Learning to Code: A Frenemy of Design
This is a mirror of a post I made in 2016 on Medium.
If you’ve been on the internet and are a designer, you’ve probably heard the discussion come up of whether or not designers should code.
As a designer who does code, or possibly even a “coder” who designs at this point, I thought I’d throw some thoughts into the void of the internet on the topic.
A few years back I was working for a fantastic boutique branding agency called Foundry Collective (now Studio Mast). It was my second job out of college and honestly I had no idea what I was doing (I still don’t, really).
In that time I became the Interactive Director of Foundry and had the great privilege of working with Scott Hill in creating the online presences of the several unique businesses and brands. However, at the time, Scott wasn’t super familiar with web design and the constraints that it carries with it.
This definitely posed a bit of an interesting challenge, but also a unique opportunity that I wasn’t aware of at the time.
In college, my background was in computer science. Though, I quickly switched to graphic design after realizing that the computer science program was nothing like how programming was portrayed in the 1995 classic Hackers.
Even after switching to graphic design in college, I was amazed at how much I didn’t know about design when I first started at Foundry. I knew the basics and could create something that didn’t look like complete garbage, sure. But because of my knowledge of and background in code, I still thought about design for the web inside the framework of HTML and CSS.
Scott’s view on design at the time was focused on print, branding, and illustration. So when Scott looked at a blank canvas for the web, he didn’t think about how hard it would be to code, he thought about what made sense what was good design.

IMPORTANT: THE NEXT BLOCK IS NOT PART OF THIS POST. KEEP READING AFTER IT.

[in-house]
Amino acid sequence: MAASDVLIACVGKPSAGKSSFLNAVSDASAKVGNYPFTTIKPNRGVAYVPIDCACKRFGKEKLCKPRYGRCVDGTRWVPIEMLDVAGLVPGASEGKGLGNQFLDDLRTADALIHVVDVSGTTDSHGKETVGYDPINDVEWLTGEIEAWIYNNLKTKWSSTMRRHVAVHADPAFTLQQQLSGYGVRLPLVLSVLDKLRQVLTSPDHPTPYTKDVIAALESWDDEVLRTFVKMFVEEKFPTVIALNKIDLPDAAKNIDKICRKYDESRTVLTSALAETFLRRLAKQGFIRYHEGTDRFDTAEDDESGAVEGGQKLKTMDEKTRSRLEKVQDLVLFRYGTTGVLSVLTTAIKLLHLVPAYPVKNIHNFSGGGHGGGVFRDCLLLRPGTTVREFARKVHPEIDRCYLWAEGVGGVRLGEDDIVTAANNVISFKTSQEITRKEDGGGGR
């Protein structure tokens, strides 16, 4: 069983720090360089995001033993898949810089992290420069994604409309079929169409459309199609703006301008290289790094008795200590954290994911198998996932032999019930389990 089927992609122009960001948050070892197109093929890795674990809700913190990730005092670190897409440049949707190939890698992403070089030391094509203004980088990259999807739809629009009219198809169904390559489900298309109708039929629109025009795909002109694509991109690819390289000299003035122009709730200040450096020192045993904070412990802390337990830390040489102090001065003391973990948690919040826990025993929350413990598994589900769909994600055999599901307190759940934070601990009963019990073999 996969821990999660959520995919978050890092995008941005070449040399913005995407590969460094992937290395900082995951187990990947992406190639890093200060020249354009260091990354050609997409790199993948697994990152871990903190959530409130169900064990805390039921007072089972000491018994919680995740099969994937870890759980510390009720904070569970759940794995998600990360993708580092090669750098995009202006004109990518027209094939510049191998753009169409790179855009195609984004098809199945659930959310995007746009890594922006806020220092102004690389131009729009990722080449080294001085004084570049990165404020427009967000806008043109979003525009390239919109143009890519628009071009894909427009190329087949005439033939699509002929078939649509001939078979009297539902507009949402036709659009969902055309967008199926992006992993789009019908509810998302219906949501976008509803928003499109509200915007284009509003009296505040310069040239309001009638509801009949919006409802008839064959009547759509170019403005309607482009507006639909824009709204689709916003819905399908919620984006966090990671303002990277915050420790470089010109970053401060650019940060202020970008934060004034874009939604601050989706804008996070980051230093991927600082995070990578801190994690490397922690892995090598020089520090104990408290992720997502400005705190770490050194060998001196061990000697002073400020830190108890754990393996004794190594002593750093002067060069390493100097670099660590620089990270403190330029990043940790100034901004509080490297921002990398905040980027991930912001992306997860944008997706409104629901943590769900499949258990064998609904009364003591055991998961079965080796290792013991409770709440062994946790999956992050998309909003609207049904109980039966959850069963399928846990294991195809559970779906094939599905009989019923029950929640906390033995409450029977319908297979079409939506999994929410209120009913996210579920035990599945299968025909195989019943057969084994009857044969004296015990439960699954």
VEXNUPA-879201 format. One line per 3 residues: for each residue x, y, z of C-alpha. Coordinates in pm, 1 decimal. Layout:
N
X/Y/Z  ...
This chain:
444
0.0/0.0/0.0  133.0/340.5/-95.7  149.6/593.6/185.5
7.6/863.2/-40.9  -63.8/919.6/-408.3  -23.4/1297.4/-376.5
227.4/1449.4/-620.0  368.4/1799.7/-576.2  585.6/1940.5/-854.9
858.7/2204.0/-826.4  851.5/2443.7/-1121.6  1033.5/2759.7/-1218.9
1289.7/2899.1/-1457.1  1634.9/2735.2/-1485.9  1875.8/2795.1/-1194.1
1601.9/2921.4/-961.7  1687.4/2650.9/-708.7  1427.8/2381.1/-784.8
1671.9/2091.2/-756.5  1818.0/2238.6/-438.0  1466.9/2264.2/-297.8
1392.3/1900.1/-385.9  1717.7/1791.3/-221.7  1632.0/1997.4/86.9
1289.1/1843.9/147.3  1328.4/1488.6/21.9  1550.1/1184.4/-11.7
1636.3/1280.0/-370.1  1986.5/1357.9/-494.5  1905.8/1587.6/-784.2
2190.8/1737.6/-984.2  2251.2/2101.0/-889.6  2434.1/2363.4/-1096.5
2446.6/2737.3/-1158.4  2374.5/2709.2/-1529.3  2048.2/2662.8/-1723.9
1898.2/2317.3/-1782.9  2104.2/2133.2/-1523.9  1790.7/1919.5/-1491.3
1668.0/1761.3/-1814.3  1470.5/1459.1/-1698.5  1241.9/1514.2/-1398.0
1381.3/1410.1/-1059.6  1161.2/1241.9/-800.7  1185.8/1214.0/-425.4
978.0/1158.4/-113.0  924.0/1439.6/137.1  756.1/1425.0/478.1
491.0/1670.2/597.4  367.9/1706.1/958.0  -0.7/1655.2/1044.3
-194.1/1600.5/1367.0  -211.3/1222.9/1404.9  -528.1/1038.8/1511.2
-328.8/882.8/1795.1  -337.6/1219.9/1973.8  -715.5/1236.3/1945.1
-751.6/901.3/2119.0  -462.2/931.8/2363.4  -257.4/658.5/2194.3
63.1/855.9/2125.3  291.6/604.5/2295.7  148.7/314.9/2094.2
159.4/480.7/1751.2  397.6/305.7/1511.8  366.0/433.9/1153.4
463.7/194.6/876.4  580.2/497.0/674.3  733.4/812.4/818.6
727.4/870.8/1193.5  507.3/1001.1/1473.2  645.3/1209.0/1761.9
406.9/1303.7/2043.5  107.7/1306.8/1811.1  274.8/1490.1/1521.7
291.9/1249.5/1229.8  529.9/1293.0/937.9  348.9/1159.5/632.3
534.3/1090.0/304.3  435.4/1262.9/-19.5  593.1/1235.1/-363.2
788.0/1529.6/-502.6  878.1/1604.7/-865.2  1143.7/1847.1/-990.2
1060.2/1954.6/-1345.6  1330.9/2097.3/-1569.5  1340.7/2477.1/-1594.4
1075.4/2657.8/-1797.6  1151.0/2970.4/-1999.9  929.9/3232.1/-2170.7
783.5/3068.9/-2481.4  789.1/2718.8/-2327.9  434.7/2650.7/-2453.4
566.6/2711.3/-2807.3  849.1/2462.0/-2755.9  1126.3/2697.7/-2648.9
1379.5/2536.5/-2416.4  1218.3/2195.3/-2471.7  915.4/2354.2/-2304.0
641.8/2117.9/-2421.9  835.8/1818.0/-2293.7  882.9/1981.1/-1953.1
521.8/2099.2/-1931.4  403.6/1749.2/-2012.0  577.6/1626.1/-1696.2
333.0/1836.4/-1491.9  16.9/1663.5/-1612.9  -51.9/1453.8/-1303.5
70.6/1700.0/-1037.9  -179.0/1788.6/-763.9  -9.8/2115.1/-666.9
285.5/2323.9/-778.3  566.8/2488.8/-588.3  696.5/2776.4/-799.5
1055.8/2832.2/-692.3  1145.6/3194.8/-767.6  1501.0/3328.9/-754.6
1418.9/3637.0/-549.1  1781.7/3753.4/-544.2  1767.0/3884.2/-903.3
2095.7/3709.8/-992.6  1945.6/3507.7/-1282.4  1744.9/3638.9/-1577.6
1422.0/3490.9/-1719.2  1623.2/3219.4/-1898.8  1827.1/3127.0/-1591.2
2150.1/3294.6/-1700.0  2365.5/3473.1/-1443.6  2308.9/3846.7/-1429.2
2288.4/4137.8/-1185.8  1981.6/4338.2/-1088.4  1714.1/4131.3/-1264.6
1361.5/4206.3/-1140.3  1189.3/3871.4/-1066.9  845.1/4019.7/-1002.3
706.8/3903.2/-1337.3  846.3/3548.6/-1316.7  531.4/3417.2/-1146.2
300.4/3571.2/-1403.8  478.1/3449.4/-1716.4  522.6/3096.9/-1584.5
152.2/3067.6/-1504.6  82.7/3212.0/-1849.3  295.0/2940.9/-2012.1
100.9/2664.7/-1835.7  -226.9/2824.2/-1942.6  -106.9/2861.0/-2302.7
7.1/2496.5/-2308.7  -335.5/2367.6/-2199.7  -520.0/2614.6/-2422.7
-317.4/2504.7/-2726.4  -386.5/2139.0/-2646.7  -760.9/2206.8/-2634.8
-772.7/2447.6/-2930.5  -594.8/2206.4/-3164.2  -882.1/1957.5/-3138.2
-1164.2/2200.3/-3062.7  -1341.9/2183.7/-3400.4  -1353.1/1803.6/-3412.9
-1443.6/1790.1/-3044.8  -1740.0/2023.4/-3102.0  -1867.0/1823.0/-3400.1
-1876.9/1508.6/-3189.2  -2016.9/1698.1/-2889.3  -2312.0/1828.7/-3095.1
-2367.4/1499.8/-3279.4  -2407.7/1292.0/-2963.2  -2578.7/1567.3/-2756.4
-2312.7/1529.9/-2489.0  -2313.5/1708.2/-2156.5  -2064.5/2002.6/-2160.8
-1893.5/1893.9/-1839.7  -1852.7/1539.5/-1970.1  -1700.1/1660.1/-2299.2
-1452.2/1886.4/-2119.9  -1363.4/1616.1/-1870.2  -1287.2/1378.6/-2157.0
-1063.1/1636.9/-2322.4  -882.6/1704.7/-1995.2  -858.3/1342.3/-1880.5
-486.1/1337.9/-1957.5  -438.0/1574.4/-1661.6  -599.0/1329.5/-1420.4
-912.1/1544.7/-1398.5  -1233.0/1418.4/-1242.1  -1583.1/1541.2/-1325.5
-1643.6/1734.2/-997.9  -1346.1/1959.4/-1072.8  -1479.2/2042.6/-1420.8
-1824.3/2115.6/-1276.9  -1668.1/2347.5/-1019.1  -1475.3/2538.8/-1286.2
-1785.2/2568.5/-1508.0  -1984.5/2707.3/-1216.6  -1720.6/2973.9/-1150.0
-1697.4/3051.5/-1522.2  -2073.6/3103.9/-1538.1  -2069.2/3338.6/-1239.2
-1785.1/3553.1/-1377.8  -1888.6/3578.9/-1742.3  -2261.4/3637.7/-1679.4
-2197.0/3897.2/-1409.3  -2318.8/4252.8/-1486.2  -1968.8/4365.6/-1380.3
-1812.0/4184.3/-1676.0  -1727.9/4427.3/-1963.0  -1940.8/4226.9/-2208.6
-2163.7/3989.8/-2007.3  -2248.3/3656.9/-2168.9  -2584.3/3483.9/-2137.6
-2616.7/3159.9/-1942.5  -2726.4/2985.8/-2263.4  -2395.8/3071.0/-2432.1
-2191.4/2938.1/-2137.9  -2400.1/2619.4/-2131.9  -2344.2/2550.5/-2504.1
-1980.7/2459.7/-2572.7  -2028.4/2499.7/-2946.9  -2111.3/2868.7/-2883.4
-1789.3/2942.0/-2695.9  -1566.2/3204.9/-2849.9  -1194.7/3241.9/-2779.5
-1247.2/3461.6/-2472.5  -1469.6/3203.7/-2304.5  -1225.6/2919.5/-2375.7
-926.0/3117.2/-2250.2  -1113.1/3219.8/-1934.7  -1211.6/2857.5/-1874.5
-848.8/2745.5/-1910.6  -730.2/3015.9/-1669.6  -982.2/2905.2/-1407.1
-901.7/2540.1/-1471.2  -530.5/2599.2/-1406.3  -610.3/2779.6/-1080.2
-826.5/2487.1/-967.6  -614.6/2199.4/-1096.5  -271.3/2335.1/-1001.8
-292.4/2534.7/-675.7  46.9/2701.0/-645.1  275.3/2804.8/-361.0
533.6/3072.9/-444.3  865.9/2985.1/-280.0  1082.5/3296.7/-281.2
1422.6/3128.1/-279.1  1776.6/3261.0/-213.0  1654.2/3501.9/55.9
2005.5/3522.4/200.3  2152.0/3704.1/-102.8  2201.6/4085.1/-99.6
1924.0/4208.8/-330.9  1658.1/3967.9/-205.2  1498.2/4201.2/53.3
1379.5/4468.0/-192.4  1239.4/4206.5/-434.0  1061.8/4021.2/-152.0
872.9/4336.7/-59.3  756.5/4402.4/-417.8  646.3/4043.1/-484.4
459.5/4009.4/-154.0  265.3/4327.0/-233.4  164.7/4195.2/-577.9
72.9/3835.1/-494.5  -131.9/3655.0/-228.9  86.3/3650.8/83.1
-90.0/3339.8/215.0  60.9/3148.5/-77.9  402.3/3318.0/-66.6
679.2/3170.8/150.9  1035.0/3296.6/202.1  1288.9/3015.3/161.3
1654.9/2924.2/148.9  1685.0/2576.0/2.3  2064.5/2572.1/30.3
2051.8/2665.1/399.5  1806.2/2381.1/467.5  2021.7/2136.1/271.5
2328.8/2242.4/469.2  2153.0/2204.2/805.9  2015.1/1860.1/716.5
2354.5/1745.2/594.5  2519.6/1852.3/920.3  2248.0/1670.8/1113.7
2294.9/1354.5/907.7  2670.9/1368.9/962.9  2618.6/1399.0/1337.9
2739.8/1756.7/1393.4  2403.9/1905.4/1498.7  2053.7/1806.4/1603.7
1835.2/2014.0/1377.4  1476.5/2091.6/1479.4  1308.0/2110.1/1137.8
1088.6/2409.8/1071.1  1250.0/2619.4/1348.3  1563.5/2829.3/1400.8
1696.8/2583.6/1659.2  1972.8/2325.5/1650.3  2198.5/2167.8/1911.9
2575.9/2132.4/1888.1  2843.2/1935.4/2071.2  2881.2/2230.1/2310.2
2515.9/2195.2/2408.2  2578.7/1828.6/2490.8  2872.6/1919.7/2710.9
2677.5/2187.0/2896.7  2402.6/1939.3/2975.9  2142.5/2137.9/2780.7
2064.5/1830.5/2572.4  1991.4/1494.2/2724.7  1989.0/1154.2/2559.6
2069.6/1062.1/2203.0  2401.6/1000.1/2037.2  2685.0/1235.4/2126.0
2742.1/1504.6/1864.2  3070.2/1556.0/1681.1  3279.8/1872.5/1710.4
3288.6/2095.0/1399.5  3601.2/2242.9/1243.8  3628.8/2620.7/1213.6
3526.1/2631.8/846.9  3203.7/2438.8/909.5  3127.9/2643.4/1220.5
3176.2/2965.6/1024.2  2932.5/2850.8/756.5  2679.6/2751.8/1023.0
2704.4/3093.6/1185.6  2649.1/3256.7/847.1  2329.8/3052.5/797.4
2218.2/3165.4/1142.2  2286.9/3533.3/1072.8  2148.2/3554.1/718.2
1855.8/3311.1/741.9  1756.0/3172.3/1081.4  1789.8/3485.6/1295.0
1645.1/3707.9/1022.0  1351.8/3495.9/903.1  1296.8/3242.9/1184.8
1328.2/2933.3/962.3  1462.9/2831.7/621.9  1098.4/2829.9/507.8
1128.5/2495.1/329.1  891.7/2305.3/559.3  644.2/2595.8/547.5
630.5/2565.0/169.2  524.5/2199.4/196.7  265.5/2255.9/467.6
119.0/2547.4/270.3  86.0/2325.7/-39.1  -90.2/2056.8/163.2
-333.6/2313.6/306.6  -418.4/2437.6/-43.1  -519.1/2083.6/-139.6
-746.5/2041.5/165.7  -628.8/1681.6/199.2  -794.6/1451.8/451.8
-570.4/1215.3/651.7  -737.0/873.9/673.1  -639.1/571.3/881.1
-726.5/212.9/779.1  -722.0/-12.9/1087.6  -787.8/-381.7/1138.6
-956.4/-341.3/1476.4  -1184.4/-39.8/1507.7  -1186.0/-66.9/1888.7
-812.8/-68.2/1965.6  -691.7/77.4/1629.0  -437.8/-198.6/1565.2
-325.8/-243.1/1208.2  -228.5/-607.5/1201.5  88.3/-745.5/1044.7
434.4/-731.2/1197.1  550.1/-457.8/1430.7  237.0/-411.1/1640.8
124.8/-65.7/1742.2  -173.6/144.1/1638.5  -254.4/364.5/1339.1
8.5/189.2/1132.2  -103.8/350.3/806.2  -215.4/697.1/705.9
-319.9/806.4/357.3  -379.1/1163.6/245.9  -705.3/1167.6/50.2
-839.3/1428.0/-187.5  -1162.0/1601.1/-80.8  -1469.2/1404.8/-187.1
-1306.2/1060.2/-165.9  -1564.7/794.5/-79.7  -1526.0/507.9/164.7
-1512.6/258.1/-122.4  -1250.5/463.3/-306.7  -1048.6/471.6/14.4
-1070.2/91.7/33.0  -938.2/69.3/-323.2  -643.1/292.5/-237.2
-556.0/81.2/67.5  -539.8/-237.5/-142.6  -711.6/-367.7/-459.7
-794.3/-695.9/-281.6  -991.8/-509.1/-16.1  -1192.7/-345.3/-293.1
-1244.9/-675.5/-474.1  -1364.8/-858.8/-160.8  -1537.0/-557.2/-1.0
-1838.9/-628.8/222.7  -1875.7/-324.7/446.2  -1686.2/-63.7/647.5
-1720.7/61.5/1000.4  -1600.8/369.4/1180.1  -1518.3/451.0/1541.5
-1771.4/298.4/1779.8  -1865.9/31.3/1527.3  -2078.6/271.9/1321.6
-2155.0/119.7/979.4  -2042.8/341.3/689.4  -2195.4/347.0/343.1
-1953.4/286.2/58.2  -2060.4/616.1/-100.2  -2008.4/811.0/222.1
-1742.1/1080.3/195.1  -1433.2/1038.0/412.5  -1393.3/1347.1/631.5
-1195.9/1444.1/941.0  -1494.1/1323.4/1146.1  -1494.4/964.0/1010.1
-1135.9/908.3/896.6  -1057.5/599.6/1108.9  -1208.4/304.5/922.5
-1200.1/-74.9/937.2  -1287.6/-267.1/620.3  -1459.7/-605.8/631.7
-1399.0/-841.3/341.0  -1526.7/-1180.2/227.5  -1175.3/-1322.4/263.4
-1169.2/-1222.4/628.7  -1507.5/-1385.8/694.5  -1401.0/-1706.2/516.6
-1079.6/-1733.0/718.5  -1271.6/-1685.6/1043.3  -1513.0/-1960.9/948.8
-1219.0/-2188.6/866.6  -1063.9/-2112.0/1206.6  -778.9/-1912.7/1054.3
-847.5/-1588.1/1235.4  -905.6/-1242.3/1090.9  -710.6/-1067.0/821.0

At first I was a little frustrated with how often I had to explain things about the web, but I quickly found it very refreshing how the framework of the web didn’t limit the possibilities of what he saw as possible.
Fast forward to today, we’ve created entire career paths where designers control both the entire design and implementation process—something I am grateful and excited that I’m able to do. Yet, there’s something I see sometimes that makes this awesome concept start to fall apart.
Lack of brain space.
I’ve seen designers spend countless hours talking about performance, code structure, and implementation concerns only to let the actual visual design and sometimes even the experience suffer.
I understand these things are important and crucial, but just because they are doesn’t mean the visual design isn’t. And vice-versa, etc.
Every part of a designed experience is part of a well crafted recipe that needs detailed care and attention to each element in order to get it just right. Watch the Great British Bake Off if you want to get the idea.
With that in mind, the caveat of designers who code is that we sometimes spend too long thinking about certain things whilst not spending enough time on other things. This is simply the nature of filling your cognitive space with more than one dimension of creativity.